20. In 1948 when London hosted the summer Olympics, the English Riviera hosted the XIV Olympiad Sailing Races with the Royal Torbay Yacht Club holding a cocktail party for the sailing participants and the committee. Click here to find out more.

21. Cockington Church, known as St George and St Mary’s Church, is estimated to over 950 years old - built in 1069 and mentioned in the Domesday Book. Click here to find out more.

22. Horatio Nelson dined with the Cary Family who resided at Torre Abbey. The dinner party has been recreated in the Museum's Dining Room through digital talking dinner plates. Click here to find out more.

23. The world famous performer, Isadora Duncan danced at Oldway Mansion. She pioneered a contemporary style of dance with free-flowing movements and is considered the ‘Mother of Modern Dance’. Click here to find out more.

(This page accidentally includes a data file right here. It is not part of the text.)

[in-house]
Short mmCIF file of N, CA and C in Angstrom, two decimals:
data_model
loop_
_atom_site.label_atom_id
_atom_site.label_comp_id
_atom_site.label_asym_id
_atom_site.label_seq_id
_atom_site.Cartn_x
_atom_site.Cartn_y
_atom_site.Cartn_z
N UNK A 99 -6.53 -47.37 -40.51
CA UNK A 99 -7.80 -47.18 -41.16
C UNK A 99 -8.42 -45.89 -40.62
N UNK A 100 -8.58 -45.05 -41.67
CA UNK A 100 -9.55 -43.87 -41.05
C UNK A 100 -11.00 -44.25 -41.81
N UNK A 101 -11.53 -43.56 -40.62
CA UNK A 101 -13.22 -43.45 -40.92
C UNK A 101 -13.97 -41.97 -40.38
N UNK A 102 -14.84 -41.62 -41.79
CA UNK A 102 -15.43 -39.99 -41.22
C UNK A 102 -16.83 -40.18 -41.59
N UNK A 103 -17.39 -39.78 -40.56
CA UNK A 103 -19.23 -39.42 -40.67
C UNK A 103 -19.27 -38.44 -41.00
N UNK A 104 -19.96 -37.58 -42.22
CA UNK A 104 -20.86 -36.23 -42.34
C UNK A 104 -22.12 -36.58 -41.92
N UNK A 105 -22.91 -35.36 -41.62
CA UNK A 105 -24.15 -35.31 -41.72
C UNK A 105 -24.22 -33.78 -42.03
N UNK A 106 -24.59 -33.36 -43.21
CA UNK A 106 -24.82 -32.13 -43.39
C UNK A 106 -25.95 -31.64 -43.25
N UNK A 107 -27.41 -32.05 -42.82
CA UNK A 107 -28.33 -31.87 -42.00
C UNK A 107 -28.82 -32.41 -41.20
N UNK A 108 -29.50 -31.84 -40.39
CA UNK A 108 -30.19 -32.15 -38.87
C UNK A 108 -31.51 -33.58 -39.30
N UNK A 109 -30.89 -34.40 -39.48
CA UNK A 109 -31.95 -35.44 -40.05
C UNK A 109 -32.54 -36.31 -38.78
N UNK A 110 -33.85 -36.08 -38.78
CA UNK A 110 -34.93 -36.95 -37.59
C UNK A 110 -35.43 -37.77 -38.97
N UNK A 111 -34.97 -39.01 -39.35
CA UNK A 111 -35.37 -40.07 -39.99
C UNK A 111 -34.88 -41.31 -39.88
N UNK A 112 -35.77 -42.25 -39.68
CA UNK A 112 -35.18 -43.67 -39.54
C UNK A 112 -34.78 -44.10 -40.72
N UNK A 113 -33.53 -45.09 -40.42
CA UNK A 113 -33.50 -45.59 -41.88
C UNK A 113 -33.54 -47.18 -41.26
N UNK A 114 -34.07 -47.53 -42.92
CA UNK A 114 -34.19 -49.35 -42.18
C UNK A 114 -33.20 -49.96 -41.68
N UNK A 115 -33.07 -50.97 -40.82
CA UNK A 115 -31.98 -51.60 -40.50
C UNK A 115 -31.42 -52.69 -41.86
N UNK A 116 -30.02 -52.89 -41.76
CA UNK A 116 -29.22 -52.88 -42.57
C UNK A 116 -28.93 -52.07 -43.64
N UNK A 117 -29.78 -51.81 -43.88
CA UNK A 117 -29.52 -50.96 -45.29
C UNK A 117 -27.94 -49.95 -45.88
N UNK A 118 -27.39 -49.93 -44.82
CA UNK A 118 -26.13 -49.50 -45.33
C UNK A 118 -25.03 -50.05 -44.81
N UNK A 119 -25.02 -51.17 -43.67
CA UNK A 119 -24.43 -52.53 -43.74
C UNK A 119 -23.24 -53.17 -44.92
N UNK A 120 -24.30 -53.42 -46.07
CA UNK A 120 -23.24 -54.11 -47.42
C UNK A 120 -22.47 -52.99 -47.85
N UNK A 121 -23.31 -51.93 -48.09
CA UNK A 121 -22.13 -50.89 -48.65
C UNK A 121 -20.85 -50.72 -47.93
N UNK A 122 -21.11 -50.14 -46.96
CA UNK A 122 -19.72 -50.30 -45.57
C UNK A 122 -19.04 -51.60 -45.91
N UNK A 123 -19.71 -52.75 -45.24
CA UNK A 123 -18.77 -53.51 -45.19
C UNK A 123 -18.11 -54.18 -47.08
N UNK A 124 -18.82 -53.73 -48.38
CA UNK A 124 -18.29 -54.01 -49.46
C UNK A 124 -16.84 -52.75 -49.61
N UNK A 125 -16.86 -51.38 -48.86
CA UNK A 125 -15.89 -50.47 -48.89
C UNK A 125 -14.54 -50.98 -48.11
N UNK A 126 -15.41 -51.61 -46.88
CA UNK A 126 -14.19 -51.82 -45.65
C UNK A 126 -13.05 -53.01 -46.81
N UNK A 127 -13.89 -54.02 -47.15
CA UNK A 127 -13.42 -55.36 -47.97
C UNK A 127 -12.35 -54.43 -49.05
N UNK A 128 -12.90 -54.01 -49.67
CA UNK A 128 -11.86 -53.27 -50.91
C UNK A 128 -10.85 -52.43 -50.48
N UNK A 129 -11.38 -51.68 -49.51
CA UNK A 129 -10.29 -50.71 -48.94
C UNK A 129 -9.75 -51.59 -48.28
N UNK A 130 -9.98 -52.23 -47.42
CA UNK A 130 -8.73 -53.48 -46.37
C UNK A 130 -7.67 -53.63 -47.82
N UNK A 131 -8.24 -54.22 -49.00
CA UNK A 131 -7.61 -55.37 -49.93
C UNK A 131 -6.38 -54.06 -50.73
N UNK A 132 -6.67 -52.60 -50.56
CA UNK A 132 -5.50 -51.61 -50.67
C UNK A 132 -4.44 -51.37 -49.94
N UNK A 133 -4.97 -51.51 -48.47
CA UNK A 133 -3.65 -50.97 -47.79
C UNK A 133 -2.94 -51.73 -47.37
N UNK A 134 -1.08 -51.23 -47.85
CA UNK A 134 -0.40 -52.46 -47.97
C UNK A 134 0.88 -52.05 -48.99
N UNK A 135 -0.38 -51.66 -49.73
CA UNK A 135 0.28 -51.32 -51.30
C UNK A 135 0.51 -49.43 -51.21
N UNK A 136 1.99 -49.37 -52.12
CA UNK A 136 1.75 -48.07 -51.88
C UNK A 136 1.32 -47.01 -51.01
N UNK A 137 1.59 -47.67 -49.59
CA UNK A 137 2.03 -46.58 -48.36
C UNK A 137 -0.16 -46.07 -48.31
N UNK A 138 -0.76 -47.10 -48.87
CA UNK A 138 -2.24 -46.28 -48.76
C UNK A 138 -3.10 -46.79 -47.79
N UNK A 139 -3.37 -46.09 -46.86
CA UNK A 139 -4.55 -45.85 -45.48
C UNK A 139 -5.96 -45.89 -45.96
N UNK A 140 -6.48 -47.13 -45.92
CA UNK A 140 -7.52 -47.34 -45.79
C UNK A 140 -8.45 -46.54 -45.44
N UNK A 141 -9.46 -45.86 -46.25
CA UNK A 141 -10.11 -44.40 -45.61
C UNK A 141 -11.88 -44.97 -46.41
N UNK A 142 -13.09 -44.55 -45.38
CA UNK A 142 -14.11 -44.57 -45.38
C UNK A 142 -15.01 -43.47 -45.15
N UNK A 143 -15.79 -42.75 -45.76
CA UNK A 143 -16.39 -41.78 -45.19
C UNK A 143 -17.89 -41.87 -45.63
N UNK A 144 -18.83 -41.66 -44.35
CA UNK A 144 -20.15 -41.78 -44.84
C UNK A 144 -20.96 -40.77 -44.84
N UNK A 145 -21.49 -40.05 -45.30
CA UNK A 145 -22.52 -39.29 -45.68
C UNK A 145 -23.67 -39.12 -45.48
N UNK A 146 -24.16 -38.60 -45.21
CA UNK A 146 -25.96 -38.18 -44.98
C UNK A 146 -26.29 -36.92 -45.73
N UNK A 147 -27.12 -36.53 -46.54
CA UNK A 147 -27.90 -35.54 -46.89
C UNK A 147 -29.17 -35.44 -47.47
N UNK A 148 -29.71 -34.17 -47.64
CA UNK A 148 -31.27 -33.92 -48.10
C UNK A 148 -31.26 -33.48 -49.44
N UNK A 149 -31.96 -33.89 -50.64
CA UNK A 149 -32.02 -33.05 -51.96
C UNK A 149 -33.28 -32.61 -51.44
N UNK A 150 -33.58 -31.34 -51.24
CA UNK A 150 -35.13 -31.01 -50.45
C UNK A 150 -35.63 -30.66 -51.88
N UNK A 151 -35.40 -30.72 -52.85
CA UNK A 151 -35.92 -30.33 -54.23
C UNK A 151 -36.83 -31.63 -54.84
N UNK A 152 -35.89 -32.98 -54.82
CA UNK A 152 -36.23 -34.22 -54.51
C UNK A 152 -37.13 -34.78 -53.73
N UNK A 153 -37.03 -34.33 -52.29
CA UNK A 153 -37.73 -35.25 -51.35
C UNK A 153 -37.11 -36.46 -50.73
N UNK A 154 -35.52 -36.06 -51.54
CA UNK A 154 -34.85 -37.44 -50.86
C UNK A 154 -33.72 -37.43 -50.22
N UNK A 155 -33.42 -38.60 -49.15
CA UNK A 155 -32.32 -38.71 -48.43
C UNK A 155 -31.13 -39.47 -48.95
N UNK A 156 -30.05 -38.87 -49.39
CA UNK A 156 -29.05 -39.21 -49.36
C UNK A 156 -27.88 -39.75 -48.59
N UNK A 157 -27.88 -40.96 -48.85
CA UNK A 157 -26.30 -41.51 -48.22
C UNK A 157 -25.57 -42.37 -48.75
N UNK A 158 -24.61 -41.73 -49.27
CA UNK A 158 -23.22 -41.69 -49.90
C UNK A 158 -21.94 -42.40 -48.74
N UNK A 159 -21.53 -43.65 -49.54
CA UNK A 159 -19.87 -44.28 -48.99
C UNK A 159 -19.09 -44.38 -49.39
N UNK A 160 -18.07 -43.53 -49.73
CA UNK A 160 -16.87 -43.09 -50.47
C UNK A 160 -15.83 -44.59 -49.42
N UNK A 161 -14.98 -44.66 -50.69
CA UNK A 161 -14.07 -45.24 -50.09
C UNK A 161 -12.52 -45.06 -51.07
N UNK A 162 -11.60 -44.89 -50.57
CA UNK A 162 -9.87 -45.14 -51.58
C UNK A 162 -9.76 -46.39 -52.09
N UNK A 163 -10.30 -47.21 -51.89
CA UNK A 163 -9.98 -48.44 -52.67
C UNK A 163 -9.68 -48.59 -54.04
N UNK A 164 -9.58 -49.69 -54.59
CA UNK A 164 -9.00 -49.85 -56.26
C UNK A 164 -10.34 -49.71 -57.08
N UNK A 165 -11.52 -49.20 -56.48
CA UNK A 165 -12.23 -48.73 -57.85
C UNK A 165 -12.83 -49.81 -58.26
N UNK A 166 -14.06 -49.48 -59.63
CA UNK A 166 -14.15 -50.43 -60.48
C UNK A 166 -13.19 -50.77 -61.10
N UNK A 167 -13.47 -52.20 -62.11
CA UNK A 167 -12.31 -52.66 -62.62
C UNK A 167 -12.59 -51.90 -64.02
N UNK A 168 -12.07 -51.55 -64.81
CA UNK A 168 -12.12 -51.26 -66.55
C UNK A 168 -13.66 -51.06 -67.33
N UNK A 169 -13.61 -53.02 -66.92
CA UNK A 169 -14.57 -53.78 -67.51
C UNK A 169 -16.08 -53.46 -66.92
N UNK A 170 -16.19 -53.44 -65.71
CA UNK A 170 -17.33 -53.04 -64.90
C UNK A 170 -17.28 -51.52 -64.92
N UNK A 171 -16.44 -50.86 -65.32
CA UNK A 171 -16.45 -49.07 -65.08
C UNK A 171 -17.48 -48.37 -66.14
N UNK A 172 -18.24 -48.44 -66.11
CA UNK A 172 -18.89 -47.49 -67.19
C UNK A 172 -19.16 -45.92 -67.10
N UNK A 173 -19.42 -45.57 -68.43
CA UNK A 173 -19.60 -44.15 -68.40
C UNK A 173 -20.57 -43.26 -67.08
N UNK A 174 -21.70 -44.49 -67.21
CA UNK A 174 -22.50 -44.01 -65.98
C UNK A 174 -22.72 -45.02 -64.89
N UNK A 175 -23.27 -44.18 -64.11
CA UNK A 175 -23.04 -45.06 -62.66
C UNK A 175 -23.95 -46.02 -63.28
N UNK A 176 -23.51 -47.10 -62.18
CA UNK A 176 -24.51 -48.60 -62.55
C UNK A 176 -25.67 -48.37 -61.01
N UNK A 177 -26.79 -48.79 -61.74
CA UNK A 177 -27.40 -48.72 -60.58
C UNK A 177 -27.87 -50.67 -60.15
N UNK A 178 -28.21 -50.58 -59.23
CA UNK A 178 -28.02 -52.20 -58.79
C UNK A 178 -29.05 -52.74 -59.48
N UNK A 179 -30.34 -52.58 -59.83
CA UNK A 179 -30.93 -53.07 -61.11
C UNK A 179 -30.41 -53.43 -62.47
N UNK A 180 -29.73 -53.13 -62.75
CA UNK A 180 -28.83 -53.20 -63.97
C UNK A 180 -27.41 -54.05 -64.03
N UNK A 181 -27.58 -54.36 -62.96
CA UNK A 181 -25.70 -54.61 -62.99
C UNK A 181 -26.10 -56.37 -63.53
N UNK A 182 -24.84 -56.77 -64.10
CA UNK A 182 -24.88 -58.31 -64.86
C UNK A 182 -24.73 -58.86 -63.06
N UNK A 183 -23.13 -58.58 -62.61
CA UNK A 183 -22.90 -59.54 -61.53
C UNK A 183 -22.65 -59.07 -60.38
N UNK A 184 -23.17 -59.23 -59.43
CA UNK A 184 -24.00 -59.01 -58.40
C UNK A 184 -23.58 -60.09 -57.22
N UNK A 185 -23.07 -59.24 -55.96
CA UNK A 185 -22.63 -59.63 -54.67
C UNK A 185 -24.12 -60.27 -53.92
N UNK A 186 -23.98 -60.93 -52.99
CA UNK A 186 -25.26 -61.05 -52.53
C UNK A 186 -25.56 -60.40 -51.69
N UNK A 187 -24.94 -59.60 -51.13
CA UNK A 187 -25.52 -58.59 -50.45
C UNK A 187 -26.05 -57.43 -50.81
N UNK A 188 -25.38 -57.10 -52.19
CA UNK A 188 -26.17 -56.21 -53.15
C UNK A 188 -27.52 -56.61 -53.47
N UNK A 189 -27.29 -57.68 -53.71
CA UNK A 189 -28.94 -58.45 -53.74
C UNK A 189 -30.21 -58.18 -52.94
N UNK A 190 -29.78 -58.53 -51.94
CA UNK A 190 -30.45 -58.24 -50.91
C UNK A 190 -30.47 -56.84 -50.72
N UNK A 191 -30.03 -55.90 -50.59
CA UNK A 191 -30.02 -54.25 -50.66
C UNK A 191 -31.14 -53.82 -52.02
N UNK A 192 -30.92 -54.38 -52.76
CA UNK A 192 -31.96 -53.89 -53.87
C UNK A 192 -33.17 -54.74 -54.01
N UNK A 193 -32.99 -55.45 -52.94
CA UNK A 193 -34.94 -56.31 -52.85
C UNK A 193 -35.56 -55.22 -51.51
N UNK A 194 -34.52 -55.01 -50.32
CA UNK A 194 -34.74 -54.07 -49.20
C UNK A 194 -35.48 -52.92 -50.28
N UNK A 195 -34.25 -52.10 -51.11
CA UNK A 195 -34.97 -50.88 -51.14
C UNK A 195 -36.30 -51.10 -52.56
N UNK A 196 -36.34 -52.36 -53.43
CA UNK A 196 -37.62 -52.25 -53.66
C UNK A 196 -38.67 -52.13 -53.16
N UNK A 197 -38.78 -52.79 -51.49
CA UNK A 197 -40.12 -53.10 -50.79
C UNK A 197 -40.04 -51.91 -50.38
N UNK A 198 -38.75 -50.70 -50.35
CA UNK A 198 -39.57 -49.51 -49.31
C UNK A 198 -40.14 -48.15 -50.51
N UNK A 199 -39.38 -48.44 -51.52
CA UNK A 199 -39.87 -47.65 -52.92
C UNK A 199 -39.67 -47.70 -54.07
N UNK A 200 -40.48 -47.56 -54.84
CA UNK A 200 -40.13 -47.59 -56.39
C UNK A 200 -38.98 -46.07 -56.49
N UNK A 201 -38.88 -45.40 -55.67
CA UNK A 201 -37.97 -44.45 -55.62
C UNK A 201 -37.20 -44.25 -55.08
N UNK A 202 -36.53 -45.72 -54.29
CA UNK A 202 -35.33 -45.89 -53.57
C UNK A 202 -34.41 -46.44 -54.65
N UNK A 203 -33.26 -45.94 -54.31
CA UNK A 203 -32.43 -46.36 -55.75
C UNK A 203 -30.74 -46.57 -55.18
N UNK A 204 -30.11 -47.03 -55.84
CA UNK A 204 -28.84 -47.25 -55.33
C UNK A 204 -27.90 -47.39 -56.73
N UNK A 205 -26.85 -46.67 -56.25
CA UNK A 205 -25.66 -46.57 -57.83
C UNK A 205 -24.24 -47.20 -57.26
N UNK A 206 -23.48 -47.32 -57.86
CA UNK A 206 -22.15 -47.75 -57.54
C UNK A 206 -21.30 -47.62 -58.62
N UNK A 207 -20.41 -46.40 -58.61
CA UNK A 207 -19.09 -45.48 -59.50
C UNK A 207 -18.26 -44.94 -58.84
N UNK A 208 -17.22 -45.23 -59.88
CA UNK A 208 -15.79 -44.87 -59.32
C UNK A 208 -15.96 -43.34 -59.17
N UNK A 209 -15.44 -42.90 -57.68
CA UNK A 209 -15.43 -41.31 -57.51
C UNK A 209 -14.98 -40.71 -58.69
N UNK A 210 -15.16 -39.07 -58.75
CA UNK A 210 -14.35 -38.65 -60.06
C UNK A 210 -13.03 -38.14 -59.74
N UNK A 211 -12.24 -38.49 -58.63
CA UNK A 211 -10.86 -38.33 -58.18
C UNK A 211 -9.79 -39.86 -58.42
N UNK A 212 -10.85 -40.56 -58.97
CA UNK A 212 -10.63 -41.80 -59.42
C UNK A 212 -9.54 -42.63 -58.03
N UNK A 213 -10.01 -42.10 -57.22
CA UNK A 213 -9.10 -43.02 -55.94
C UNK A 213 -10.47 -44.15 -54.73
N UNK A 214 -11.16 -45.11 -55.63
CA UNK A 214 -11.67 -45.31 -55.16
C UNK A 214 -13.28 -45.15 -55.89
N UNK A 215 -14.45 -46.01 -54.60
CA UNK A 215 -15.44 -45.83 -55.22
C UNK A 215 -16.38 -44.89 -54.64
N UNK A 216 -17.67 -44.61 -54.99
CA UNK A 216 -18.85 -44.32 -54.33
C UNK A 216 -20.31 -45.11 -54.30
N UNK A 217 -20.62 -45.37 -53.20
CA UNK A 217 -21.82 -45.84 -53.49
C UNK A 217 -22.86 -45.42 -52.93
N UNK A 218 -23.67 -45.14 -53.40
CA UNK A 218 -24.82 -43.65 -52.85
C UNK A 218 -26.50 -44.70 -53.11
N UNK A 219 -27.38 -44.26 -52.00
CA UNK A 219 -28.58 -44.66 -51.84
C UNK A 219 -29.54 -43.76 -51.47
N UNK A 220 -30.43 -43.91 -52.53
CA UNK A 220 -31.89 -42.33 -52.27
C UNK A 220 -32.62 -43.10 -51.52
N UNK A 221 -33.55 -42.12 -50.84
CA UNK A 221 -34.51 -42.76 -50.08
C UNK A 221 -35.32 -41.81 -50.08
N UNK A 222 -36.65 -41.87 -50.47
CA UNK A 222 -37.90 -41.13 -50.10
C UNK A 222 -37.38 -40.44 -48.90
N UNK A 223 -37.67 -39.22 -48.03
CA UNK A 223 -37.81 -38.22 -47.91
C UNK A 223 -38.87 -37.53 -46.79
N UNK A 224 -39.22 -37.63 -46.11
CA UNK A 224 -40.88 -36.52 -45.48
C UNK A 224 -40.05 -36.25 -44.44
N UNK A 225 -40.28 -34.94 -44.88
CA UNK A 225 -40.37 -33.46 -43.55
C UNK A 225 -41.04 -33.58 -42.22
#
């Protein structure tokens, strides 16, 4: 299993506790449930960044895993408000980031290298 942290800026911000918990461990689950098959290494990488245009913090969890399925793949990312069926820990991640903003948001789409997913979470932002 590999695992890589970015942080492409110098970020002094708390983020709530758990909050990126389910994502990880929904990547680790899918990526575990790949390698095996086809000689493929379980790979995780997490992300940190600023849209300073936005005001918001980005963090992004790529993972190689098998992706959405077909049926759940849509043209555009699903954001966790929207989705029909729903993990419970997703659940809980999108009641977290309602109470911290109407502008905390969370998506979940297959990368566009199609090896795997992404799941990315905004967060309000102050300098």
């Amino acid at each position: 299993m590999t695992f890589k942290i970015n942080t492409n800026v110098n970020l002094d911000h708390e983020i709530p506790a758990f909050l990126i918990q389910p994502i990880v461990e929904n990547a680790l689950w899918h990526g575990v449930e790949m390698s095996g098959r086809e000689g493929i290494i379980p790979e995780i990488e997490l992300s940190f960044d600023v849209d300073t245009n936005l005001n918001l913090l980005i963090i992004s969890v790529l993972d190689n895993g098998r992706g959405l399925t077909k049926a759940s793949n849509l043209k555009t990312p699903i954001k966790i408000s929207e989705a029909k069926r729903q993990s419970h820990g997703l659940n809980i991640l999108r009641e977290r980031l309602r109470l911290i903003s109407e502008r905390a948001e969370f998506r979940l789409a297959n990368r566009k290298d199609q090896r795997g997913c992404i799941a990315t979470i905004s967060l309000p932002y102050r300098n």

24. The name English Riviera comes from the late 18th Century when tourists began flocking to Tor Bay. The warm microclimate attracted many wealthy families who visited to escape the cold winters in the rest of Britain, and then settled and built large country homes here. They built homes and gardens in an Italianate design to provide a Mediterranean-style resort in Britain – ‘an English Riviera’. Click here to find out more. 

25. In 1938, Agatha Christie and her husband archaeologist Max Mallowan bought Greenway Estate as a holiday home. In her autobiography she wrote: “One day we saw that a house was up for sale that I had known when I was young ... So we went over to Greenway, and very beautiful the house and grounds were. A white Georgian house of about 1780 or 90, with woods sweeping down to the Dart below, and a lot of fine shrubs and trees – the ideal house, a dream house.” Now in the care of the National Trust, Greenway House has been preserved to showcase a fabulous insight into the Queen of Crime’s life. Click here to find out more.

Discover more History and Heritage on the English Riviera here.